BMW’s X1 — Marking Its Place In The Sun

The odd design of the previous X1 didn’t hurt its sales one bit and it went on to be a best selling model. BMW has improved its design and more. Will it be another hit? SIX-SIX.COM finds out.

The previous X1 was remembered for being an oddly shaped attempt at a crossover by BMW. Based on the 3-series, it had the ride and stature of an executive sedan. But the rough exterior didn’t gel well with the ride height. Not that it mattered though.

Despite the odd pairing of ride height and exterior design, the model went on to become one of the brand’s most successful with 730,000 units sold worldwide.

That success has perhaps encouraged the brand to keep its ear close to the ground — especially with the wide audience the model has captured.

The latest generation has benefitted from a more proportionate design. And with larger body panels, the progression from the larger X3 to the X1 is a lot less profound. In fact, when viewed head on, the taller stature and larger kidney grilles help it to pass off as the larger X3.  

Based on a whole new platform, the car is now front wheel drive, which is peculiar for a brand that predominantly makes rear wheel drive cars. Naturally this fundamental design change has had an effect in the handling department.

Traditionally, the roles of the front and rear tyres of a car are clearly defined. The front takes care of steering while the rear puts power to the ground. In a front wheel drive car, the front wheels are tasked with both roles.

Due to this reason, the X1 doesn’t quite offer the normally spirited handling of a BMW. The steering also feels heavier because of this but accuracy remains a hallmark of the brand. Under heavy acceleration, the steering wheel can get away from you, which can startle drivers not used to it. Especially on wet roads where wheel spins occur more frequently.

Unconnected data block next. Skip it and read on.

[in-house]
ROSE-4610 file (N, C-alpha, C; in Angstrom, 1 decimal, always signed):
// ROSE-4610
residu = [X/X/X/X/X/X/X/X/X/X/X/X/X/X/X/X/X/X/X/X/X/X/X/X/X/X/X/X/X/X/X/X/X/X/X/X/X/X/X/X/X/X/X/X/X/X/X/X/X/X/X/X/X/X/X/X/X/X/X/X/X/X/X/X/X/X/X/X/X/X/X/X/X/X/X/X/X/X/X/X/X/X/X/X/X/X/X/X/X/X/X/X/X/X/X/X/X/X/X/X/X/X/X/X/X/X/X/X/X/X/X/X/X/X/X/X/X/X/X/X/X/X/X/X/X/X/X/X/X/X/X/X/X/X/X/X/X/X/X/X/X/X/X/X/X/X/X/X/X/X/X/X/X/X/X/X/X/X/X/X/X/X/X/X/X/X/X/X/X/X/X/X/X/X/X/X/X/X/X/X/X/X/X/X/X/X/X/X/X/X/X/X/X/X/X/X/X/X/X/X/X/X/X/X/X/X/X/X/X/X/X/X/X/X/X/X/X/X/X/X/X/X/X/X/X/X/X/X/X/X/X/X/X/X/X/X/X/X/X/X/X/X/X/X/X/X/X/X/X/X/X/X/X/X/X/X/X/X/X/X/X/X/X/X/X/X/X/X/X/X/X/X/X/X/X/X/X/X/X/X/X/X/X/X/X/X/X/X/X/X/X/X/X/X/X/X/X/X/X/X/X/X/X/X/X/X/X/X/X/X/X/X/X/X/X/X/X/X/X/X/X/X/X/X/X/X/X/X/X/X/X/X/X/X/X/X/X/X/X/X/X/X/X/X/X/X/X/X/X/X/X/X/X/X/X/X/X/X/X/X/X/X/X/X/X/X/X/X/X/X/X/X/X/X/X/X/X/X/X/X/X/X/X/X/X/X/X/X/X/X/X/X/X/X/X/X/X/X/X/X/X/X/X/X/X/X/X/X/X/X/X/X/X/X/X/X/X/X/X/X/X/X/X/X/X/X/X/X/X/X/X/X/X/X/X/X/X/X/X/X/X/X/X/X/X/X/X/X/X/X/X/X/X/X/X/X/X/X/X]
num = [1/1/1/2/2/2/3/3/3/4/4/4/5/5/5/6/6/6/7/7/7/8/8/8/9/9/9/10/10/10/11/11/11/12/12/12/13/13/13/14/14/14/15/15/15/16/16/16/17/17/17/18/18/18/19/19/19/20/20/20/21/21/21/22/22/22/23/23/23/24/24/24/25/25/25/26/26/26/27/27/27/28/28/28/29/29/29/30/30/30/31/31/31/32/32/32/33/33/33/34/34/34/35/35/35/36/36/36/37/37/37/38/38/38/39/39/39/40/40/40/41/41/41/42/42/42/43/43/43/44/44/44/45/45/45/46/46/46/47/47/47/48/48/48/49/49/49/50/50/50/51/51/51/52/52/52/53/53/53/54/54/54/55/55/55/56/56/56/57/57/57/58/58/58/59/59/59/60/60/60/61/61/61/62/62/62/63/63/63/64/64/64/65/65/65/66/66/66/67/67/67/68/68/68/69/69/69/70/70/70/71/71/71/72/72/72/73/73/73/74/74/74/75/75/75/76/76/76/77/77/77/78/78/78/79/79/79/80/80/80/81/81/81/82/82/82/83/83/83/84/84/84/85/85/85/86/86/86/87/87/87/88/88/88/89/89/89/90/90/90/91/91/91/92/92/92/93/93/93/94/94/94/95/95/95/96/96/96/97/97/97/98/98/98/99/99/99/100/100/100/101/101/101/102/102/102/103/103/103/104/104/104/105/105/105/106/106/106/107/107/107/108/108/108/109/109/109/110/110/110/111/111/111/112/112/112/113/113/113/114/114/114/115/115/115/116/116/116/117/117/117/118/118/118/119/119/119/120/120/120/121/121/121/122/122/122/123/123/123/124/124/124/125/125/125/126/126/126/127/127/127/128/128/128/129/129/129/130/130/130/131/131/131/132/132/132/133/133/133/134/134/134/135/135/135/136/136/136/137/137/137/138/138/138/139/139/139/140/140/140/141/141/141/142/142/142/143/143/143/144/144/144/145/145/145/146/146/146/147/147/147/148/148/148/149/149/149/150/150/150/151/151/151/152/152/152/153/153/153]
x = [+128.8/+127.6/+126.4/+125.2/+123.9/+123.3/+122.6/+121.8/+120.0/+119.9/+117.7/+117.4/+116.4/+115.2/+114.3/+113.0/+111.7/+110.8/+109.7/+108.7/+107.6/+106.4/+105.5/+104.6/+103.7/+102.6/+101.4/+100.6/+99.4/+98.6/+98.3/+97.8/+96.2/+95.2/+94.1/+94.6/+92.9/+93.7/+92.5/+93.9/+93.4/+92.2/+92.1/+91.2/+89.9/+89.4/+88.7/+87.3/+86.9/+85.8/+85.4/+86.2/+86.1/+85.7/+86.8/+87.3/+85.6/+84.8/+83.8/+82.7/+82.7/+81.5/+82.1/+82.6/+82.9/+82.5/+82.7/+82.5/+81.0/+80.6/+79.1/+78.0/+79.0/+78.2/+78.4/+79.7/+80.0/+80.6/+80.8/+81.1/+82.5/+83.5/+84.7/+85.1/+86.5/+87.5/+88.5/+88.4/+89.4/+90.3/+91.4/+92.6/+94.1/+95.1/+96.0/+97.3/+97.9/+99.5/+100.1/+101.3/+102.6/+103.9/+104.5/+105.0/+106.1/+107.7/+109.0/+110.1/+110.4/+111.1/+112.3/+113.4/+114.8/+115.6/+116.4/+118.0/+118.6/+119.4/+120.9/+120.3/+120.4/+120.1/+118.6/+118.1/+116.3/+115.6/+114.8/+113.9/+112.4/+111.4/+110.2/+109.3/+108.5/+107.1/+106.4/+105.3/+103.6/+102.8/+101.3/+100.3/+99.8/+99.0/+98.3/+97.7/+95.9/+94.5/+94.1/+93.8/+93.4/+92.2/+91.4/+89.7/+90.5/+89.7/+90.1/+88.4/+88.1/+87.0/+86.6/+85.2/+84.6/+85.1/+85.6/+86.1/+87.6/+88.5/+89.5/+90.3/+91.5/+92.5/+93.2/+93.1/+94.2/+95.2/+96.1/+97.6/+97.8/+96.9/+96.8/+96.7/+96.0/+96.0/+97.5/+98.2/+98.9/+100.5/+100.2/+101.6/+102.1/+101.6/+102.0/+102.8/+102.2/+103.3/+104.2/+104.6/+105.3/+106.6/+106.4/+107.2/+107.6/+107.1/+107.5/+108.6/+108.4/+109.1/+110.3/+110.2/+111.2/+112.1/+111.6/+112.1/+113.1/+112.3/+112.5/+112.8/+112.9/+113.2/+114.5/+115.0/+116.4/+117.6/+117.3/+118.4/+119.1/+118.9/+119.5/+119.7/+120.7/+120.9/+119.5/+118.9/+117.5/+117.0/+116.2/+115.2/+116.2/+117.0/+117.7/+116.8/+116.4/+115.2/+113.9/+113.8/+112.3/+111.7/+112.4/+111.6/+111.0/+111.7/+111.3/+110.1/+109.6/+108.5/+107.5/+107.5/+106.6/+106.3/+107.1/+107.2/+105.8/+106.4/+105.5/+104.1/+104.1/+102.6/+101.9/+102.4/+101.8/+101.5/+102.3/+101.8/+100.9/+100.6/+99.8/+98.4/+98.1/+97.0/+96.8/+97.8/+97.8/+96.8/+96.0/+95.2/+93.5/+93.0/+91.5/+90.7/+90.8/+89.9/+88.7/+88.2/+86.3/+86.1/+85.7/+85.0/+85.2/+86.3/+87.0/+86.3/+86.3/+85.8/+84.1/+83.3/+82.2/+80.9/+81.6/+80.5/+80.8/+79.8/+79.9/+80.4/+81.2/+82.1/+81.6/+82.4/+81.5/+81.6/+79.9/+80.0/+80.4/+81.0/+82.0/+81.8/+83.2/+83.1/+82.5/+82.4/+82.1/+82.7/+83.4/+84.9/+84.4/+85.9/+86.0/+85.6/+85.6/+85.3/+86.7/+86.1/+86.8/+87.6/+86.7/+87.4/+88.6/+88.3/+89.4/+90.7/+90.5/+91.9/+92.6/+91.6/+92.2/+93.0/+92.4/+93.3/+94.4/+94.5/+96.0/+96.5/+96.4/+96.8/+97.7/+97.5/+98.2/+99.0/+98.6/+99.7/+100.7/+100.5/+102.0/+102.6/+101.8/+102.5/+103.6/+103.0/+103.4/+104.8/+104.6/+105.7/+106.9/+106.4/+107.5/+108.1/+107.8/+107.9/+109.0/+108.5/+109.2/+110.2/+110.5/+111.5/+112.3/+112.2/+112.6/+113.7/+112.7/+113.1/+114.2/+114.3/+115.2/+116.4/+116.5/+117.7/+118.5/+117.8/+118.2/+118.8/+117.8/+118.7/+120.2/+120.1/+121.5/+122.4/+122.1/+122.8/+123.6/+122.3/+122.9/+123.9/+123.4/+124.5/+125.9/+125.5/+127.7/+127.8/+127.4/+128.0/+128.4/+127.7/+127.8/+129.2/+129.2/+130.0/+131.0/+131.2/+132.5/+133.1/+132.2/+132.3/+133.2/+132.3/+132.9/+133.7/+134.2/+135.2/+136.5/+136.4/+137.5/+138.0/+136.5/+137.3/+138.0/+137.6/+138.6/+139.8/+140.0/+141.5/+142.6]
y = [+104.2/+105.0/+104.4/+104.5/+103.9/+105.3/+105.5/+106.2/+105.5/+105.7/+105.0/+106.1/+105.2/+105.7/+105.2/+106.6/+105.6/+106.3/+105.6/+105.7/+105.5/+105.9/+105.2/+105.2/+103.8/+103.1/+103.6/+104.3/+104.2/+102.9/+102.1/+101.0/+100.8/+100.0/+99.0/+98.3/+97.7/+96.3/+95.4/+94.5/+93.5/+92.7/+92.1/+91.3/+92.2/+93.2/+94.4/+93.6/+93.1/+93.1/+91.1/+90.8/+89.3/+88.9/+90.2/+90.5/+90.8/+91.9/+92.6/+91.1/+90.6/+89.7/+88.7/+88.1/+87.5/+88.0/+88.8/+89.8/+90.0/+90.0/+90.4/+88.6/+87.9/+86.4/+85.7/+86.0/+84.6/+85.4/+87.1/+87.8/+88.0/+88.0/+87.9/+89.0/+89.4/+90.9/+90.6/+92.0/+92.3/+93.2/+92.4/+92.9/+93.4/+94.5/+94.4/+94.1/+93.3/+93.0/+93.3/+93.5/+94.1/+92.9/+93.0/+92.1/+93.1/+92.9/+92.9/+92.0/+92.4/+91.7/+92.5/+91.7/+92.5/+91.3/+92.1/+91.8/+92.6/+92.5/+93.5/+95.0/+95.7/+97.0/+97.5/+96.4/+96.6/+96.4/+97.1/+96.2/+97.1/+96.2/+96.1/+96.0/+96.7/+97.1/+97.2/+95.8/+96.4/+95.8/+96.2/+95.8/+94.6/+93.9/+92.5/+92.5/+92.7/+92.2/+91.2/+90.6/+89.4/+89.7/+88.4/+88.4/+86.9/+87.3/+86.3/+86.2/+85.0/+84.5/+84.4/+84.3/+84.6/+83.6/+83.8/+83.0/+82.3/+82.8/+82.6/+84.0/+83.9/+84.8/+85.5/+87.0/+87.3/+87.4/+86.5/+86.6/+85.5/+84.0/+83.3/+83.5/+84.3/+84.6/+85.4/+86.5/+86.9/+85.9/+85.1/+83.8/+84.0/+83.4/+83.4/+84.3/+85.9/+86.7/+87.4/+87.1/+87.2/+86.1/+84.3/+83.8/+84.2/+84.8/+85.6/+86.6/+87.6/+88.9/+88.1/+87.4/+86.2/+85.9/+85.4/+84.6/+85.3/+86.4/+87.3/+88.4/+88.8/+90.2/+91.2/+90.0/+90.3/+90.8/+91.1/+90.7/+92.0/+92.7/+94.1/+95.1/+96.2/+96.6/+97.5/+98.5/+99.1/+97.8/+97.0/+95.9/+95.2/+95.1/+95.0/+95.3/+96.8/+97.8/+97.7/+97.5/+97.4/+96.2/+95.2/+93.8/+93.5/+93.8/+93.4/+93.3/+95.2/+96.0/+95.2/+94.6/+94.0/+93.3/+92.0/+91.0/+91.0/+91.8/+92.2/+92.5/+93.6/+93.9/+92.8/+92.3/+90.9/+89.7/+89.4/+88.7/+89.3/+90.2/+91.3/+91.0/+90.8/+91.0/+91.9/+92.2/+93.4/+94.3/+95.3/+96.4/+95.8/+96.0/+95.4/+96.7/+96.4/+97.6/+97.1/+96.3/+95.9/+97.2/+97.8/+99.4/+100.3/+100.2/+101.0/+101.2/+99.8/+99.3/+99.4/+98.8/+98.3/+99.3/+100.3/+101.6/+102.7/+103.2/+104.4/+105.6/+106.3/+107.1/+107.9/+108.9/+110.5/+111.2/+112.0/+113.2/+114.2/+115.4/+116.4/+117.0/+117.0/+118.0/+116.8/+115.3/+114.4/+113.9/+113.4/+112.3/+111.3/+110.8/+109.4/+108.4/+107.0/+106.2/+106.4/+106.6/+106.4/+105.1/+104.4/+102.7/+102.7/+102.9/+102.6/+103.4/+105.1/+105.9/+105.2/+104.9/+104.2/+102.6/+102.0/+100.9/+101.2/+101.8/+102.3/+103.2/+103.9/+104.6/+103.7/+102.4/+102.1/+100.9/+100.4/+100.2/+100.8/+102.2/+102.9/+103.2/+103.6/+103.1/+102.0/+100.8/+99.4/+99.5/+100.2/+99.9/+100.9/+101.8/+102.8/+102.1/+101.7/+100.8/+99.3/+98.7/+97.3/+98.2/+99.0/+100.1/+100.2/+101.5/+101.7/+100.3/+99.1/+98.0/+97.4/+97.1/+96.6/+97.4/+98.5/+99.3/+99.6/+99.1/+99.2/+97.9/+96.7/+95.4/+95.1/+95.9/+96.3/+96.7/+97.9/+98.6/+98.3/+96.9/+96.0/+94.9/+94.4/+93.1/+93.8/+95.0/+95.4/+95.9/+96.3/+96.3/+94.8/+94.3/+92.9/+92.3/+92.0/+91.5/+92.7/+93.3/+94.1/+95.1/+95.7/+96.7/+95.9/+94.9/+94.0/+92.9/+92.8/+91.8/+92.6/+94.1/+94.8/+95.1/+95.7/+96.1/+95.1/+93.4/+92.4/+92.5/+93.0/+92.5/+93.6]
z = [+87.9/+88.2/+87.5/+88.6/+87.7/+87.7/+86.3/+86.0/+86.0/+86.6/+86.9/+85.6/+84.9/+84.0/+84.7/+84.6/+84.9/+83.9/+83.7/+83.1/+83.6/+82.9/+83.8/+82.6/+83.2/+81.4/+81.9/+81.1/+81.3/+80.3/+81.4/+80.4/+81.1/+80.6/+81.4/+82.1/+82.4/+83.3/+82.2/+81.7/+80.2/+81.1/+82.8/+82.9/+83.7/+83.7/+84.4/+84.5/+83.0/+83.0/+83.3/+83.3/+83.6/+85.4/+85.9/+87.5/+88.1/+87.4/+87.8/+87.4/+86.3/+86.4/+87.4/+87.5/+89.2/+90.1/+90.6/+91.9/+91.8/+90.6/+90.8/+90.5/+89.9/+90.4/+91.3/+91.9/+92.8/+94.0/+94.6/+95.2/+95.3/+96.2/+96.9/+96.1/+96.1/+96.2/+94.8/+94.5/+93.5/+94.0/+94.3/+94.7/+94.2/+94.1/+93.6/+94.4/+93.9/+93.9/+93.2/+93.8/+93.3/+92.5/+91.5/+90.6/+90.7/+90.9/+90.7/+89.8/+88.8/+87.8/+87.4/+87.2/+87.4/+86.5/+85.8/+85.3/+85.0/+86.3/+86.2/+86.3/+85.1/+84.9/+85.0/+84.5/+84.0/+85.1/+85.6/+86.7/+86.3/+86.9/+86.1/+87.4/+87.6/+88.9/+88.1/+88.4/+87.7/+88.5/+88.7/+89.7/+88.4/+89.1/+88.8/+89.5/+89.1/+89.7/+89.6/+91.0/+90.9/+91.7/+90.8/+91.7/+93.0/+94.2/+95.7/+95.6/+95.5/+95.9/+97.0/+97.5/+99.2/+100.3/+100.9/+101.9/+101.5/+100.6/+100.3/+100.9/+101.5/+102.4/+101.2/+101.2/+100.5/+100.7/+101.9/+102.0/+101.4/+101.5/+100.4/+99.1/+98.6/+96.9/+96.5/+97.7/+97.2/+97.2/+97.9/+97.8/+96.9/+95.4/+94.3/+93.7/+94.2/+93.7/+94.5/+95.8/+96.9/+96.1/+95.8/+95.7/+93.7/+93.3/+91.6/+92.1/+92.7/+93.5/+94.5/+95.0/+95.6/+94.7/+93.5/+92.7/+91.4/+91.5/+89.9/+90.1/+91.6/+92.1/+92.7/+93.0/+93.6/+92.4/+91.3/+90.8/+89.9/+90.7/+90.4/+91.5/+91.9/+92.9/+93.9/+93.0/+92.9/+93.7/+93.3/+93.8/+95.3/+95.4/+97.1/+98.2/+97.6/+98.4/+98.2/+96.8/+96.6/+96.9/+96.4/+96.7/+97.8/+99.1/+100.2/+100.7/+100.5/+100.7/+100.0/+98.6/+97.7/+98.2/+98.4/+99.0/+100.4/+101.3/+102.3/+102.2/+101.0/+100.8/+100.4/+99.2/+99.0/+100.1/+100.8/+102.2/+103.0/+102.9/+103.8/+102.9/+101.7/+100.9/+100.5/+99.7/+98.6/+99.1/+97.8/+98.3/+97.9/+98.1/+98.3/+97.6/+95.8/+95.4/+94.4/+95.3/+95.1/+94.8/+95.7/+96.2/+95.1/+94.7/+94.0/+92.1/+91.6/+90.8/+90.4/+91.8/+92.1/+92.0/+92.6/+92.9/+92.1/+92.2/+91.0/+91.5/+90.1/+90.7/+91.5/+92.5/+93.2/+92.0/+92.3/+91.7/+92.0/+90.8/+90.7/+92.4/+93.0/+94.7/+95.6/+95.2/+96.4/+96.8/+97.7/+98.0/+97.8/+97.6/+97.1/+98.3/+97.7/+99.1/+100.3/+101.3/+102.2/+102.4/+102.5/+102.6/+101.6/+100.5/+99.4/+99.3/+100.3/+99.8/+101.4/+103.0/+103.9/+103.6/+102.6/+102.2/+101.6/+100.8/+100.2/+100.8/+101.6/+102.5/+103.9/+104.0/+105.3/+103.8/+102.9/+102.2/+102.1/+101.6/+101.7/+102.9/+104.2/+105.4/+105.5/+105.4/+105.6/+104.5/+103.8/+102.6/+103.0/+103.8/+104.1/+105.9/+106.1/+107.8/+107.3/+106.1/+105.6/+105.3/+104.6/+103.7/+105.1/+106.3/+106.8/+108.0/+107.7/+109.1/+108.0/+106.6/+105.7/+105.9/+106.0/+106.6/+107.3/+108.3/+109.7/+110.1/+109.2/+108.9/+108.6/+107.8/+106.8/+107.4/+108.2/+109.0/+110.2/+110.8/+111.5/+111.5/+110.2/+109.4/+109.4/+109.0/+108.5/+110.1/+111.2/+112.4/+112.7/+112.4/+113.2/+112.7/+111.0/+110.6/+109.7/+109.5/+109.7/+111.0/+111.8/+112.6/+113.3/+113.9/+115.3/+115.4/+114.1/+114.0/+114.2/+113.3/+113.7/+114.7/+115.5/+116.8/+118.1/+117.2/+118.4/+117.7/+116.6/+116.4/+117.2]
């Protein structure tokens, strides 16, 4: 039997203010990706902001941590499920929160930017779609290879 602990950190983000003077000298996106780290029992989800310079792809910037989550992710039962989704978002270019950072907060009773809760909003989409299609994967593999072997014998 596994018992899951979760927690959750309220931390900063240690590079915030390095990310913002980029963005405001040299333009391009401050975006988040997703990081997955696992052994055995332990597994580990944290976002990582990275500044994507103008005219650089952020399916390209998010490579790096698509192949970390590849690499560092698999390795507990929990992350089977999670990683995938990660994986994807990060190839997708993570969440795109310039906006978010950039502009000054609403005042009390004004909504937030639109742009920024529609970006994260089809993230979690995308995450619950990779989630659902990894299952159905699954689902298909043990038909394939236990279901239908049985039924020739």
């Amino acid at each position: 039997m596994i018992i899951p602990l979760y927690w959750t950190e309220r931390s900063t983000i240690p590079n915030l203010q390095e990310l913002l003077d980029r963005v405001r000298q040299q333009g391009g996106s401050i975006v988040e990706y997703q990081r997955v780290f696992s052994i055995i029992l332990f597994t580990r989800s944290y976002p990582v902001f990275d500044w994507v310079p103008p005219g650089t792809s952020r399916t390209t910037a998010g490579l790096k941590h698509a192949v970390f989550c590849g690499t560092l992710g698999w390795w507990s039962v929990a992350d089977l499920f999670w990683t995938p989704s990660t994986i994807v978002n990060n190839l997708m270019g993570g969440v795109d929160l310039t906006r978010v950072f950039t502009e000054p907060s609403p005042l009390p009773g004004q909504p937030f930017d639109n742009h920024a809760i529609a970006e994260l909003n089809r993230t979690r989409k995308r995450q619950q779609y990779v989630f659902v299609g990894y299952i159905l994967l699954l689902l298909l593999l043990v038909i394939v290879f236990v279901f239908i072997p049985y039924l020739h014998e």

Despite the loss of some handling prowess, the entry-level crossover has gained in refinement. Ride quality is remarkably smooth due to its wider stature. Power from the engine is better managed by the slick shifting eight-speed transmission.

BMW’s extra effort can be seen on the interior where wider dimensions improved comfort levels dramatically. The rear seats are now spacious compared to the cramped dimensions of the previous generation.

Compared to the Audi Q3 and the Mercedes-Benz GLA, the X1 enjoys a much larger boot. The sizable space beneath the false boot floor allows you to hide sensitive items like handbags and laptops away from prying eyes.

The X1 costs just $11,000 more than the entry-level 3-series but offers much more in practicality. 

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